The death of yet another Iraqi woman

Don Cox recently asked me if i would comment on this story:

Yes, dear friend, i would love to.

First of all, i must point out that a relationship between a muslim woman and a non-muslim man remains unlawful in the Islamic shari’ah. The great jurists of Islam never differed about this, and as such, this is a juristic matter that have reached concensus among the scholars of Islam.

But on the other hand, i must condemn legal self-help on a general level, and especially in this case on thge specific level, as the womans murderers here have taken their self-help so far as to comitting homocide. I believe they are punishable both under iraqi law and under the islamic shari’ah.

In general, we muslims are under the obligation of “Amr bil Ma’roof wa Nahi ‘an Almunkar” (Enjoining what is good and forbidding what is wrong), much worried about what other muslims – especially women – are doing with their lives. This case and many others prooves that many muslims are not even afraid of comitting serious sins just to enjoin what is good among other people. When it comes to such a level, we need to ask ourselves if we are really enjoining the good when we are comitting a wrong action?

While the concept itself is a genuine Qur’anic concept, i disgaree with such peoples interpretation of it – like, for example, when one of the arab locals in our neightborhood is seen smoking marihuana, many of us grown up muslims approach him and comdemn him, yelling at him, telling him what do to and what not to do. The intention behind such an act is pure – it is worrying for a fellow muslim and wishing him to do good and abstain from wrong. But when one is realizing that the young teen most probably already know that this is a bad action he is doing, are we then really forbidding the wrong when we approach him like that? Is’nt it also possible to enjoing what is good by being a good role-model for such a kid, as long as one in no way approves of his bad actions?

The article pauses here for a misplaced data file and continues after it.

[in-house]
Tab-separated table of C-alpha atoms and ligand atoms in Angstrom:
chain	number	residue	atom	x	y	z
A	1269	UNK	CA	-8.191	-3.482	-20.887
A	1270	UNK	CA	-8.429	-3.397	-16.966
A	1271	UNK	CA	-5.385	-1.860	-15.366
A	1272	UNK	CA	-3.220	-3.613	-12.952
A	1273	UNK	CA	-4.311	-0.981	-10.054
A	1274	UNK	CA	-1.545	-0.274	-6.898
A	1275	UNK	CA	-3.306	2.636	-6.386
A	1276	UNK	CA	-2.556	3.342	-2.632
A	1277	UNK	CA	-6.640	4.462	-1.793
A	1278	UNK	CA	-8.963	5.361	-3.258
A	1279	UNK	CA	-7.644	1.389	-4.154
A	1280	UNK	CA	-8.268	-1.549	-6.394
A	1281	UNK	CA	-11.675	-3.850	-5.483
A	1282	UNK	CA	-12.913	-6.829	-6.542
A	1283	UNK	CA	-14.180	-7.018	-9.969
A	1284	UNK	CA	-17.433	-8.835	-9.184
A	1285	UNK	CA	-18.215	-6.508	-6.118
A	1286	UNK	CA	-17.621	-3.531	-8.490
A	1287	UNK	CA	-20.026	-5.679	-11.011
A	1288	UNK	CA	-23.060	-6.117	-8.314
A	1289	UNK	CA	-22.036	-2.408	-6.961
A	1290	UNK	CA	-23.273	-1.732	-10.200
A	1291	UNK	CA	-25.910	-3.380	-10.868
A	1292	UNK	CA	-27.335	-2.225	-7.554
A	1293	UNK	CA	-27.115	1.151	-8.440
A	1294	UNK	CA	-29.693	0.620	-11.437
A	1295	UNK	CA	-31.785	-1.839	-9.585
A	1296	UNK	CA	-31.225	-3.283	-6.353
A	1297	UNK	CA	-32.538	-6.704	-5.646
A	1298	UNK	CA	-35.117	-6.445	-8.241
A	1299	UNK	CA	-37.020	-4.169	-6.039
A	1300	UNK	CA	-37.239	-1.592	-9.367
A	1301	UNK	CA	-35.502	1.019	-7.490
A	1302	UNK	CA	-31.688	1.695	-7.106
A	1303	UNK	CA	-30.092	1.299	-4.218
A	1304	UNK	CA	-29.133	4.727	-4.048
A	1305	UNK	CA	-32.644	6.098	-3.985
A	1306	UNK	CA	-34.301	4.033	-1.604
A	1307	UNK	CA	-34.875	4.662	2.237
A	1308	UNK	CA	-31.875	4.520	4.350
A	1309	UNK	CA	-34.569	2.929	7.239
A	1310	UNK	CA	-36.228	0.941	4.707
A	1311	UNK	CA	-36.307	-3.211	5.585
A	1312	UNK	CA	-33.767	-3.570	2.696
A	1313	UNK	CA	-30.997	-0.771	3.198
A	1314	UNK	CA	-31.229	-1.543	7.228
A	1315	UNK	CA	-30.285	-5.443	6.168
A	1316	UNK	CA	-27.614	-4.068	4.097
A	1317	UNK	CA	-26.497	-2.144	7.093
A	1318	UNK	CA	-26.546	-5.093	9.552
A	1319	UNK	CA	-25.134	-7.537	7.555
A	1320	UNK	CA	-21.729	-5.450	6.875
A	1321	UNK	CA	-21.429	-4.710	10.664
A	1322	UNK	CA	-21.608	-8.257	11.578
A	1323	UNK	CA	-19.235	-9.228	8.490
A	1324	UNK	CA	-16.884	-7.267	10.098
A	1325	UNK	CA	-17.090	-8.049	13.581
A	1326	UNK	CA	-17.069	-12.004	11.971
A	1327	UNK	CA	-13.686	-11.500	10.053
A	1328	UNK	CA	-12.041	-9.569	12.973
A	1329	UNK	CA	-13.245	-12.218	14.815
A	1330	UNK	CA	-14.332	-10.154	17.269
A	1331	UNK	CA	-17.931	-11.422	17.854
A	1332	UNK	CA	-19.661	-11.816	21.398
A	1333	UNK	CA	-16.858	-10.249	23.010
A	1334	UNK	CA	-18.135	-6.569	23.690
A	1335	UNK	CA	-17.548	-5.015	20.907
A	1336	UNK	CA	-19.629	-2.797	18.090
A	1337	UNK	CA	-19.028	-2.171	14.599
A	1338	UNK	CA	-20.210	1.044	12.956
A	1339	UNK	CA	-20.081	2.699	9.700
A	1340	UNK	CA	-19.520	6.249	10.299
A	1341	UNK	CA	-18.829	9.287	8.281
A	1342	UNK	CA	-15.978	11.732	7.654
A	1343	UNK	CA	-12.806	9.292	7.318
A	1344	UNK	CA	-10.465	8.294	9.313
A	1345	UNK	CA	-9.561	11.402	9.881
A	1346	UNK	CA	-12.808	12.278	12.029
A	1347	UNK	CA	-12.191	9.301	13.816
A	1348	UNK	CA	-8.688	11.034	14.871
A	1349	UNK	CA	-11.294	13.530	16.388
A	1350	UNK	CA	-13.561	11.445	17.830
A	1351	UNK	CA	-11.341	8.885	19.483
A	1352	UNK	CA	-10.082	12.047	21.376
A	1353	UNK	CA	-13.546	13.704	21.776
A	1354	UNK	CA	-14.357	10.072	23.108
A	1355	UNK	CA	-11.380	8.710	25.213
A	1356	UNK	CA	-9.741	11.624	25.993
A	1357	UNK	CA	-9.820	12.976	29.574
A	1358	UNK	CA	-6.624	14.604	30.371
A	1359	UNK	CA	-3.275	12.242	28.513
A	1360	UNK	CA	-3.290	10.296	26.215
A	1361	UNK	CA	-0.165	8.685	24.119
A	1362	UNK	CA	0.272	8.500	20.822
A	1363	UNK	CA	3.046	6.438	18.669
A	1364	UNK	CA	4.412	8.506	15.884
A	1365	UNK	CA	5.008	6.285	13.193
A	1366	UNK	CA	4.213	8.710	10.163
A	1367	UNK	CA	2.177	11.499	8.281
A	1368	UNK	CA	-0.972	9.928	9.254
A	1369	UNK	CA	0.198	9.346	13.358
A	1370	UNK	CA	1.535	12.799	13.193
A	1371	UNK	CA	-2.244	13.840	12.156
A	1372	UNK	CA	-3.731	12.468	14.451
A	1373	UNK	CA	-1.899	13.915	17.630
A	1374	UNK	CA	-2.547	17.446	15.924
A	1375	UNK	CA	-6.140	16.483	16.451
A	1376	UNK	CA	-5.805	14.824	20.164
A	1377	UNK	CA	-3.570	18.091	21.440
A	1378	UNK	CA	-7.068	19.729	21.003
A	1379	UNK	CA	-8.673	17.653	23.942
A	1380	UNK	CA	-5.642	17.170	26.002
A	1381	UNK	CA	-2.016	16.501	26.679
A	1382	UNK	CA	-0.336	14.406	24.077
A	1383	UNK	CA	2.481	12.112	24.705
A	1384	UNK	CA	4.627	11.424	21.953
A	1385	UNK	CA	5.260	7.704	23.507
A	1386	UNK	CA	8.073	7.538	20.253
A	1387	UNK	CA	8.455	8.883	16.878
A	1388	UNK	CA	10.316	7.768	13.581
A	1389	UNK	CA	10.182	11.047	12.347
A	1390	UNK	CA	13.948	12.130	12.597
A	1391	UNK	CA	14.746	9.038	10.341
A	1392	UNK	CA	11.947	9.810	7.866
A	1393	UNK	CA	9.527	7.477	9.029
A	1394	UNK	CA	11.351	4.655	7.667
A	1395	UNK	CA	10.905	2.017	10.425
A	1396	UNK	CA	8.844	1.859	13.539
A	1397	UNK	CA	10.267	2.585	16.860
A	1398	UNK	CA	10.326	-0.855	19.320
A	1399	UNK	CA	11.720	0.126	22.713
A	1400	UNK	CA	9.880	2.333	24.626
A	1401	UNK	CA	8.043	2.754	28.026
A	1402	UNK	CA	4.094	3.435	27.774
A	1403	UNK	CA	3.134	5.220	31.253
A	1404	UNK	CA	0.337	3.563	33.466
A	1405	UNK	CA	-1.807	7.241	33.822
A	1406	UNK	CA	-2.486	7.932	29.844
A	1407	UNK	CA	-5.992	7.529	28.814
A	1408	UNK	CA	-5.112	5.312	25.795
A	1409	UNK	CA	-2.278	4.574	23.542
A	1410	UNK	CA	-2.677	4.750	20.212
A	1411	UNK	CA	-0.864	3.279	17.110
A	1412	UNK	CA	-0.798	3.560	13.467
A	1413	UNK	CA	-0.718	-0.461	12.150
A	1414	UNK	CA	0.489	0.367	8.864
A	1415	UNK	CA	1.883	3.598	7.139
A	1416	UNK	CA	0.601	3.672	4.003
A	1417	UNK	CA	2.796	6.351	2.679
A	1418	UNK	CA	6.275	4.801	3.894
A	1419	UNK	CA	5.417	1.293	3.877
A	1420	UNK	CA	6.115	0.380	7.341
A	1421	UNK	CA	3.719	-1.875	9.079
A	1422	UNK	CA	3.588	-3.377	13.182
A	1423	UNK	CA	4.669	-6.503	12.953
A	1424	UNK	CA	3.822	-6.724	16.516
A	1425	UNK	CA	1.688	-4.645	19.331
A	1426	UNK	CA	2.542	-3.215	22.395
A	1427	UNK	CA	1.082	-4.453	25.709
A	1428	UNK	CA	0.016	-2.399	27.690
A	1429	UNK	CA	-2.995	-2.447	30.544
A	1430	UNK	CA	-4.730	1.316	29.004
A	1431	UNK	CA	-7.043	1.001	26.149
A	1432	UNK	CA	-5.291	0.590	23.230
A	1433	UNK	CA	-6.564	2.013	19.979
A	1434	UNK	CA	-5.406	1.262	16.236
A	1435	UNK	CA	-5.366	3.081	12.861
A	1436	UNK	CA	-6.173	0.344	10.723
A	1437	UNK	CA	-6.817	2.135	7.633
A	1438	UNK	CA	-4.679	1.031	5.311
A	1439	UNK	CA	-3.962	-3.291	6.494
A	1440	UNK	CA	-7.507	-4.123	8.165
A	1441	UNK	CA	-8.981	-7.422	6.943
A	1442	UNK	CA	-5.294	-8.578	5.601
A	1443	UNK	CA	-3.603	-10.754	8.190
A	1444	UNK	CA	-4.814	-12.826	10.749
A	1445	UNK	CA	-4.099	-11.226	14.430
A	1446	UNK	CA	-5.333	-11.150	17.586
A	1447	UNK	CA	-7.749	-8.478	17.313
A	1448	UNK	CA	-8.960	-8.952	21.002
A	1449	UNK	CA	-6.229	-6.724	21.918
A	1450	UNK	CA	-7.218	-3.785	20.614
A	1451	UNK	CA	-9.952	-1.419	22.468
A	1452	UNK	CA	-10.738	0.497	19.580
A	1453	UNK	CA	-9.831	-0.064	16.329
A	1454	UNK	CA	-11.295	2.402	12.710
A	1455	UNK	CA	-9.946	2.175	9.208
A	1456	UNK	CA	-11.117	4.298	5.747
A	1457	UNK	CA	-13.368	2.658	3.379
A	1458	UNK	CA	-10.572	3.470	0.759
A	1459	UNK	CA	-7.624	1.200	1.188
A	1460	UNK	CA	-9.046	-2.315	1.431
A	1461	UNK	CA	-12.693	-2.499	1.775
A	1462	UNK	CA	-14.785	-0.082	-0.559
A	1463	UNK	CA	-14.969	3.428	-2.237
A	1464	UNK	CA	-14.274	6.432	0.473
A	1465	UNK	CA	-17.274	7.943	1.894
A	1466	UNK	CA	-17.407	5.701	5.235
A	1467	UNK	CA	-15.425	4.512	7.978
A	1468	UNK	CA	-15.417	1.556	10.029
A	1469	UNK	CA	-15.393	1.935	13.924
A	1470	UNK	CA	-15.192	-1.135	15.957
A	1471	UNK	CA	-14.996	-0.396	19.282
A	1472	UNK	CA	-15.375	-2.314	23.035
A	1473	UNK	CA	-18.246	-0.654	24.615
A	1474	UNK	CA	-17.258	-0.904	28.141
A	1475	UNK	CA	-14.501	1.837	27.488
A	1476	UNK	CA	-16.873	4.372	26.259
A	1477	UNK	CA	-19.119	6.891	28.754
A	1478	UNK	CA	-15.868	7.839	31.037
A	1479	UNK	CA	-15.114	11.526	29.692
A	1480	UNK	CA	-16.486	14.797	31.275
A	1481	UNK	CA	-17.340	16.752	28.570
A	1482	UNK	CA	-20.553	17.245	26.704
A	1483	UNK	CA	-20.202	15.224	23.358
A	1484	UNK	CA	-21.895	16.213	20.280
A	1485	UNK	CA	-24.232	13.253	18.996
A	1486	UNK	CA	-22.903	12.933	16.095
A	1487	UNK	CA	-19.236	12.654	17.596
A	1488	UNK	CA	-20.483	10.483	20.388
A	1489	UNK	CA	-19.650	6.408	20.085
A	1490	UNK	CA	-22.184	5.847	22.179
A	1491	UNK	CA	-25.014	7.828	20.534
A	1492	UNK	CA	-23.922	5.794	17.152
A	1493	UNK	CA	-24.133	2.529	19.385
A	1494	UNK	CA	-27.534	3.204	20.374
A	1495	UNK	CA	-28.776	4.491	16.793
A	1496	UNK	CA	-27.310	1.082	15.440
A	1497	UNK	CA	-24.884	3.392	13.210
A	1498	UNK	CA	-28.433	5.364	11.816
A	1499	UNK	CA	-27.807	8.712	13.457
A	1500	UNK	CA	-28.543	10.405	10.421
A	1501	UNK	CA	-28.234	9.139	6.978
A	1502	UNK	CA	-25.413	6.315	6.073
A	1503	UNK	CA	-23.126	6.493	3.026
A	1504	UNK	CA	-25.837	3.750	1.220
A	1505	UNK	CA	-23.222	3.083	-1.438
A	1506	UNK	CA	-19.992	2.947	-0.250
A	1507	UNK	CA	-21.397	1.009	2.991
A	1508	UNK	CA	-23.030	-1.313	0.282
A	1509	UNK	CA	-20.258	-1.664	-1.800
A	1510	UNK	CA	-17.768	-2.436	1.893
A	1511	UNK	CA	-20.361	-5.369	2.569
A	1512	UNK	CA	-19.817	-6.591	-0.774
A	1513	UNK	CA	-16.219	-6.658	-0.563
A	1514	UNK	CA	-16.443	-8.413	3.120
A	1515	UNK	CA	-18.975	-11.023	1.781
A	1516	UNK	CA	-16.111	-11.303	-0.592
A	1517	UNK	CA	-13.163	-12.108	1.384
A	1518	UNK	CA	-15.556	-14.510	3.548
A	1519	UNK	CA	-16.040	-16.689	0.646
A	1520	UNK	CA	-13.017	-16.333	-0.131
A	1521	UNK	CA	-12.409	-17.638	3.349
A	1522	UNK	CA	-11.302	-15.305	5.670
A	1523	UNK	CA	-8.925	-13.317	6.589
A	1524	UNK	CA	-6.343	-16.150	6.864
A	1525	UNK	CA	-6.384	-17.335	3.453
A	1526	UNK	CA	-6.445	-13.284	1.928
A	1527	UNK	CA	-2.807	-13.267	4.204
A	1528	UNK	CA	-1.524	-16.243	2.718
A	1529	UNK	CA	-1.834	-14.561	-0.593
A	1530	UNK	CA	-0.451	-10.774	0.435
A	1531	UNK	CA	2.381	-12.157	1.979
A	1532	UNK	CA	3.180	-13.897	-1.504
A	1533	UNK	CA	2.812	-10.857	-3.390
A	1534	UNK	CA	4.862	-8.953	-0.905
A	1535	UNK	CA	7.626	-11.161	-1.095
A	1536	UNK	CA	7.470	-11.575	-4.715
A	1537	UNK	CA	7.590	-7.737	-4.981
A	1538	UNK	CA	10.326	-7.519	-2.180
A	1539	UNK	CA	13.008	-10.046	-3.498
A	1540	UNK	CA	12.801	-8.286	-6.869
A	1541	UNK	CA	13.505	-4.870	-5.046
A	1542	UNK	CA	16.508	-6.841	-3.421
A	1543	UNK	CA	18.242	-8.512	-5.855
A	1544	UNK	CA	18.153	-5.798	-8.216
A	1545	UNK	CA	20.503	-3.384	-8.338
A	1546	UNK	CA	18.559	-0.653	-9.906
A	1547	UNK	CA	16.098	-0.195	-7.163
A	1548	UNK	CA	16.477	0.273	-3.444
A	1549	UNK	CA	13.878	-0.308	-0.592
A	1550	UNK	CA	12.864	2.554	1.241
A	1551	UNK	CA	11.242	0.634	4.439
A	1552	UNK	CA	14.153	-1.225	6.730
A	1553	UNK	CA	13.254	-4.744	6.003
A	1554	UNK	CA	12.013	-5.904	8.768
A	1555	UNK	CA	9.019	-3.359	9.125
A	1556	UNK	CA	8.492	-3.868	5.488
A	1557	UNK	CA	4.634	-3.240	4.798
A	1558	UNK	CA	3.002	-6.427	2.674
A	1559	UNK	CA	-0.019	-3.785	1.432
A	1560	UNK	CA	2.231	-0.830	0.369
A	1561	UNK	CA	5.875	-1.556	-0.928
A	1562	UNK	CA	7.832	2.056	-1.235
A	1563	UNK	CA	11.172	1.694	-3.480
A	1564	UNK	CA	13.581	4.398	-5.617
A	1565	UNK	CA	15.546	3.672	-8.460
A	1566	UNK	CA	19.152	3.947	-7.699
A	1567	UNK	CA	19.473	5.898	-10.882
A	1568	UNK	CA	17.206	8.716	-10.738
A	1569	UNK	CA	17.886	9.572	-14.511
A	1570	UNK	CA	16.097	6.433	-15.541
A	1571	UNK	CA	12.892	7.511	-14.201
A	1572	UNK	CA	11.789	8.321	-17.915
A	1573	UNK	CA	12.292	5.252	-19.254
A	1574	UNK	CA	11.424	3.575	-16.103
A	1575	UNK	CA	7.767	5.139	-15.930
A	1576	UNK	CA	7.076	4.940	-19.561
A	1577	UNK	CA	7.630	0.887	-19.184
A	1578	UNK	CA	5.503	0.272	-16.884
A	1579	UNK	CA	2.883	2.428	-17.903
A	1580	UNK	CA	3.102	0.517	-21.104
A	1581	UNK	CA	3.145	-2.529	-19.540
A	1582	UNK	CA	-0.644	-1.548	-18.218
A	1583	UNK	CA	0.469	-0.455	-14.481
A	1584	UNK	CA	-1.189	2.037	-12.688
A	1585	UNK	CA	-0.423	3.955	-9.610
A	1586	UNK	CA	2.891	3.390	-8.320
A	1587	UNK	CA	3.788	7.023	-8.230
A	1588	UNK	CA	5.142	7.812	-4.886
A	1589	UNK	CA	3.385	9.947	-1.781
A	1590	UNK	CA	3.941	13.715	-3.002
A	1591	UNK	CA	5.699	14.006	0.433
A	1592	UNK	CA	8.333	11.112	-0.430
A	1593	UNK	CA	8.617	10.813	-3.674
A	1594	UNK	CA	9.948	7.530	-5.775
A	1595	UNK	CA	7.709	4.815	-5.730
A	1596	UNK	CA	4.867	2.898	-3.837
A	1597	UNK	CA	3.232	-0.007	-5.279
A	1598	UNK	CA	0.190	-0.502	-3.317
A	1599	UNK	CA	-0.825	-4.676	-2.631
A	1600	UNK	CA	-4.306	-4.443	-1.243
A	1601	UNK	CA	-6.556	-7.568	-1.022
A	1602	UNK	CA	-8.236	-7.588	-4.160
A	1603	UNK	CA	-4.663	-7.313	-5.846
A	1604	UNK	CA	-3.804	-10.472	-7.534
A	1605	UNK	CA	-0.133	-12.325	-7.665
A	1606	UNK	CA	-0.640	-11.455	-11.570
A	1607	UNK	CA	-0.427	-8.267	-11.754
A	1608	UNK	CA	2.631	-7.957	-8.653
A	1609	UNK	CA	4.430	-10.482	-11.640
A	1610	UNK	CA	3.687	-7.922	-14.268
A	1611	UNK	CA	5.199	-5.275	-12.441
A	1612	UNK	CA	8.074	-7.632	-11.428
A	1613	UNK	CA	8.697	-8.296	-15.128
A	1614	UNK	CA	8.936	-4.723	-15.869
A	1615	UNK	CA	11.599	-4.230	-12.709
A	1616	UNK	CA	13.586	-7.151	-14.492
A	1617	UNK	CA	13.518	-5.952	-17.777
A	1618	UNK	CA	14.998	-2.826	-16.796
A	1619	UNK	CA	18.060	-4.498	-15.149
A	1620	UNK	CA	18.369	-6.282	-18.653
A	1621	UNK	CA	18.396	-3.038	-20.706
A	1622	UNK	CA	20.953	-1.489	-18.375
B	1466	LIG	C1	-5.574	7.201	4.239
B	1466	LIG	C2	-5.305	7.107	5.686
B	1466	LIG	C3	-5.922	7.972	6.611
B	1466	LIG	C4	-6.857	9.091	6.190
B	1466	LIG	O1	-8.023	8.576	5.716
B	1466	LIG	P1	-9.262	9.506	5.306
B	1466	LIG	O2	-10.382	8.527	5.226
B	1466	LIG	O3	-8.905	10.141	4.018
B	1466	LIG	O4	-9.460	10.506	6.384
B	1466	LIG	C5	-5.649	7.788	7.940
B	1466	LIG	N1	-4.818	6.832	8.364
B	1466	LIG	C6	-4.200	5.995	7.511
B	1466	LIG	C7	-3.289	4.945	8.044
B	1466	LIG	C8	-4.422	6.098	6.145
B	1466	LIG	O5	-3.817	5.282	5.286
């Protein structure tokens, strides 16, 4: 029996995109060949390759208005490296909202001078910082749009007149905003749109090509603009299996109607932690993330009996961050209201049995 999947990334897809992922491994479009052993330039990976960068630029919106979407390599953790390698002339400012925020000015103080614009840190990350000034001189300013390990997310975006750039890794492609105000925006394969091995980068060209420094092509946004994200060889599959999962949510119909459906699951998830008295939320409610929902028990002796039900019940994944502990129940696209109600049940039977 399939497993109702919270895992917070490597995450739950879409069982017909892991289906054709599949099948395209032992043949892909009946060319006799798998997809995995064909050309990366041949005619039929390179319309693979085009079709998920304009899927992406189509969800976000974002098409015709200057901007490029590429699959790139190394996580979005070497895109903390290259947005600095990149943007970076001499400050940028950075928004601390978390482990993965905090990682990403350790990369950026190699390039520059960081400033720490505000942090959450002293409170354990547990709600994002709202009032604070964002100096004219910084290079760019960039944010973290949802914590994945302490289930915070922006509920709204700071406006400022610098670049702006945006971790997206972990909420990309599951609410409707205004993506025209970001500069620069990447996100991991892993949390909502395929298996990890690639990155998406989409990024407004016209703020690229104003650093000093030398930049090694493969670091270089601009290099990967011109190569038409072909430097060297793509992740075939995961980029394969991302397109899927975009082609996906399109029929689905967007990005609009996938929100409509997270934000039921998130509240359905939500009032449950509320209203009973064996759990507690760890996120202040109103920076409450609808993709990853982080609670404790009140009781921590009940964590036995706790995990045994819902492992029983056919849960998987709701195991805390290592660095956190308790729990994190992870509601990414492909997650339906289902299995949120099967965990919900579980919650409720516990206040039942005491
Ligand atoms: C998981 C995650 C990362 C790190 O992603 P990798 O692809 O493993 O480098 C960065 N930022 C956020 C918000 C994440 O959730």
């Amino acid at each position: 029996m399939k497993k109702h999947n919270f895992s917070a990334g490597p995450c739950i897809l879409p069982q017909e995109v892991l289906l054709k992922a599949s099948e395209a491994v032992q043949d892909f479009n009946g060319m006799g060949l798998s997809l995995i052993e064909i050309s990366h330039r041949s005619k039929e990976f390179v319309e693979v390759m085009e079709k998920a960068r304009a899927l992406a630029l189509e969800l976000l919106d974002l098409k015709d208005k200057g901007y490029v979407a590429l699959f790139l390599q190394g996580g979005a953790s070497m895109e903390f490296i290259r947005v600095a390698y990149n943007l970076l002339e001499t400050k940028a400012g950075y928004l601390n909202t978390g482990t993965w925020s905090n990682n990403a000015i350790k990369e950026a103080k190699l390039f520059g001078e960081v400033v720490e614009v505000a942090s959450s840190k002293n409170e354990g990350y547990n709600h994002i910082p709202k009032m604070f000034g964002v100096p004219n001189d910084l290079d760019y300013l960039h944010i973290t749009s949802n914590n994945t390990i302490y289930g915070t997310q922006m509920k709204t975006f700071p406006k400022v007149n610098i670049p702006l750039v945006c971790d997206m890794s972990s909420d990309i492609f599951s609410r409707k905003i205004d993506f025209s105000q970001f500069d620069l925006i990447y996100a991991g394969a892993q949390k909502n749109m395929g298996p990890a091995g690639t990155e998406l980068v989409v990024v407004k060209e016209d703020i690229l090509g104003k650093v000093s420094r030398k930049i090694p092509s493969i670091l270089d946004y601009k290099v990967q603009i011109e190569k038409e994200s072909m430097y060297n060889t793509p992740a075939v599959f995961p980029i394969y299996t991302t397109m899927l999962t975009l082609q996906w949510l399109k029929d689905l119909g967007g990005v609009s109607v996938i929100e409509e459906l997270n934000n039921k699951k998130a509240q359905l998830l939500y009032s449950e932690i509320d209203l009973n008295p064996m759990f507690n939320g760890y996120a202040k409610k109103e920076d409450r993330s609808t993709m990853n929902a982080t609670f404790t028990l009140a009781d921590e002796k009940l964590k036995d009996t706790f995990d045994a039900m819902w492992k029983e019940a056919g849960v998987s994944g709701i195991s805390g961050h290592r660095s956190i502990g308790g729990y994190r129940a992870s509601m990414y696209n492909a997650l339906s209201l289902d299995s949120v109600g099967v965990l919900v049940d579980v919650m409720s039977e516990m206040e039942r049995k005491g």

If we are worried about enjoining the good and forbidding the wrong, we should also be worried about how the best way to do so is. Just think about it…


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One Response to “The death of yet another Iraqi woman”

  1. Don Cox Says:

    “First of all, i must point out that a relationship between a muslim woman and a non-muslim man remains unlawful in the Islamic shari’ah. ”

    This is the same as the laws against inter-racial marriage in South Africa under Apartheid.

    I think you are right about people who are too eager to tell others what to do or not to do. It is rare for such people to be free from sin themselves: indeed, they are usually the ones with something to hide.

    My opinion is that other people’s sins are not my business at all, unless they threaten my life or property. Each of us has more than enough work to do dealing with his (or her) own faults. If you start to worry about other peoples’, you are setting yourself up as better than them.

    And when it comes to killing people for their sins, that is simply wrong, in my opinion. Unfortunately, it happens, not only under Islam but under all religions. (Perhaps less under Buddhism?)

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